Like any engaging rock star, Pamela Des Barres goes on tour. Author of the bestselling memoir, “I’m With The Band” (1987), the book that alt-rocker, Kim Gordon, calls the best book about music that she’s ever read, Des Barres tours as a fan, as a groupie, and as an author–she’s penned five books, including “Let It Bleed: How To Write A Rockin’ Memoir” (2017), which is based on the writing workshops she teaches, and she’s currently working on a sixth book.
Des Barres also goes on a unique and literal tour: a tour of her rock ‘n’ roll life. Begun in the early naughts after a wealthy fan bankrolled a private tour of the city and her rock history, and chosen as Best Kiss & Tell Music Tour by the LA Weekly (2013), Des Barres and her co-pilot, Kip Brown, deliver a ride from Hollywood to Laurel Canyon (and sometimes West Hollywood, Beverly Hills and Century City), that you’ll never forget, her tumultuous, noisy past shimmering like a wish. Cement sparkles and pollution evaporates as Pamela and Kip guide us through highlights of the rock ‘n’ roll heyday of the 1950s through the 1970s, when revolution seemed possible through making music of every kind, from forming bands to hanging out with them, from listening to music to sleeping with the people who create it. Pamela Des Barres, a SuperGroupie, wrote a memoir about her experiences with the band, and in her own band, as she embarked upon a spiritual quest. Her rock tour’s itinerary charts her progress.
Kip, casually cool in jeans and a baseball cap, of punk rock band, Shock, and holiday surf band, The Hollyberries, drives the tour van. He adds to the conversation his own extensive rock ‘n’ roll knowledge, and provides a calm navigation of Los Angeles streets and traffic, never faltering. Pamela, resplendent in velvet, directs the stops, guiding us in when to get off (!) so we can more closely examine the sites. She also reads excerpts from “I’m With The Band,” and on the first tour I took, we all applauded after each reading.
The sprawling city that is Los Angeles becomes more than an exhausting complication of traffic, and way to get from one place to another. Transformed through Pamela’s words and writing, the city’s beautiful yearnings and artistry seem suddenly revealed; her lipstick feminism draws a map of the past, with the tour as narrative structure, and the exciting possibilities of landscape and architecture as new ways to get places, and foment social change. Hotels and venues are places to party as well as places to form political parties, as my mom pointed out to me when I told her about the tour.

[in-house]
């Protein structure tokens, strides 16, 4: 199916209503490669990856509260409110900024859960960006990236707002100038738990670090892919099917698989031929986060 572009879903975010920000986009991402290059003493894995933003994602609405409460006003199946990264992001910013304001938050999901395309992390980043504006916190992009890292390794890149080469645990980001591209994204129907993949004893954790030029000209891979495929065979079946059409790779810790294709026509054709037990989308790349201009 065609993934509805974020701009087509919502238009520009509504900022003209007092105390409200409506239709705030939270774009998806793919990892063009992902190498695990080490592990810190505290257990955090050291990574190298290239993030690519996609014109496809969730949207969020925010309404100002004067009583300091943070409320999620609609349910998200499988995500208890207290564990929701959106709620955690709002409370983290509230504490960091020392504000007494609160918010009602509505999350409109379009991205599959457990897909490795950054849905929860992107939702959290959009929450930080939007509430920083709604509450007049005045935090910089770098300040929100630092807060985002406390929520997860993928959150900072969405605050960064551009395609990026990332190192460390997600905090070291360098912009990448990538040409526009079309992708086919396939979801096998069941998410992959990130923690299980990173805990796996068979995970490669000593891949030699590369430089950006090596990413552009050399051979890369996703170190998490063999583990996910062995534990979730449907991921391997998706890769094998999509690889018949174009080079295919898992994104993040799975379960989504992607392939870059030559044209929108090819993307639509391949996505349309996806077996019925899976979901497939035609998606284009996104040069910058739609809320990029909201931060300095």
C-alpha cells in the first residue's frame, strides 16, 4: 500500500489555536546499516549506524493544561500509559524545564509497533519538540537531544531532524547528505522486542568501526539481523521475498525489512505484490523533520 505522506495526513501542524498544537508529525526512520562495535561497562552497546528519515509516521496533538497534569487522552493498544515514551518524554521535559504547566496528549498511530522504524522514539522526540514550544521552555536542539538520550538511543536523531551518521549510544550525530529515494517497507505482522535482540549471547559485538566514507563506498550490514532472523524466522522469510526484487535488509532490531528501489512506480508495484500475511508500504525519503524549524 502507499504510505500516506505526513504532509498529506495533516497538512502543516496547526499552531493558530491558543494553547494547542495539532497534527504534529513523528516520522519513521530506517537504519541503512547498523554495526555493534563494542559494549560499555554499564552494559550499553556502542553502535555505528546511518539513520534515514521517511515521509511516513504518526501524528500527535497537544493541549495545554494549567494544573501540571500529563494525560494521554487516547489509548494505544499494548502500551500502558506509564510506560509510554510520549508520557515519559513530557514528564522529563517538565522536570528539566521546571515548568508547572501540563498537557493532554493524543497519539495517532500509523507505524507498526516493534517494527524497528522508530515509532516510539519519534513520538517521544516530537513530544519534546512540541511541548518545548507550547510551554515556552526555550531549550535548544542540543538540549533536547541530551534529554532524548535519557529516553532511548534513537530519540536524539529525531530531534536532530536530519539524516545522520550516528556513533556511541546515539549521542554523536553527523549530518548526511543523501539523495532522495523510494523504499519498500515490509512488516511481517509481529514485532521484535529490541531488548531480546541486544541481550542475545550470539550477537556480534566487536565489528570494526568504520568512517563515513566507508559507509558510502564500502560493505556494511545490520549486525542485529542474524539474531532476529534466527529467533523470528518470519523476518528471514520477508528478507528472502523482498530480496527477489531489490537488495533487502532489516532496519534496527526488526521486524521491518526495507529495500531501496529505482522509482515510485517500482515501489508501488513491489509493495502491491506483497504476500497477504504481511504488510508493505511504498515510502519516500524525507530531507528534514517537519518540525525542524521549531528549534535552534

The exquisite entrapment of hotel rooms, the furniture inside bystanders made to act: Led Zeppelin’s John Bonham throwing a TV off the Riot House balcony, landing on the limousine in which Pamela and guitarist Jimmy Page reclined; drummer, Mitch Mitchell, from the Jimi Hendrix Experience, gluing furniture to the hotel ceiling. The Nickelodeon, RCA, Cosmo Alley, The Palladium, The Knickerbocker (where Elvis lived!), the Landmark Hotel (where GTOs lived! And where Janis Joplin died), the places where Pamela lived (which Pamela, Kip, and I walked through when the doors were amazingly open! Original tiles and charming built-ins, memories like long-lost friends, or a much-hoped for plane ticket from a rock star, suddenly at the door), the Alta Cienega Motel, the Sunset Marquis, the Century City Hotel (where a royally caped Keith Moon, who loved to dress up, poured Tide detergent into the public fountain for a lavish spectacle of soapy suds!), the Laurel Canyon Country Store (Jim Morrison’s Love Street!). The Tammy Show! Pandora’s Box! Hullabaloo!
Throughout the tour, Pamela’s stories integrate musical facts (who played what, when, and where) with personal experiences (her band, the GTOs, or Girls Together Outrageously, forming at Gail and Frank Zappa’s Log Cabin in Laurel Canyon; their pink-tinted album cover shot by pioneering photographer, Andee Nathanson; Beatle George Harrison complimenting her band and her legs when they ran into each other at A & M for the much acclaimed and influential GTOs photo shoot with renowned rock photographer, Baron Wolman) and re-enactments (facedown in the Whisky’s gutter as a tour-taker pretends to be a passed-out Jim Morrison; a pose from the famous Julian Wasser photograph of her band, the GTOs, with Flying Burrito Brothers).
Like all great explorers, Pamela created a map. A rock ‘n’ roll tour. The tour is archival, rock ‘n’ roll history. A tour of a time in history when music seemed to promise exploration and equality. Amazingly accessible and one-of-a-kind. Intimate, filled with dreams, memories, music, and effort, fulfilled wishes and sometimes disappointment, hilarity and hijinks, boredom, hurt feelings, and heartbreak. Physical limitations, and the sometimes transcendence of them. “Why didn’t it last?” I asked her about that amazing era in music history.
“Does anything?” she replied. It’s like life. Once the tour stops, you’ll want to take it all over again. Check out the website.
Previously on The LA Beat: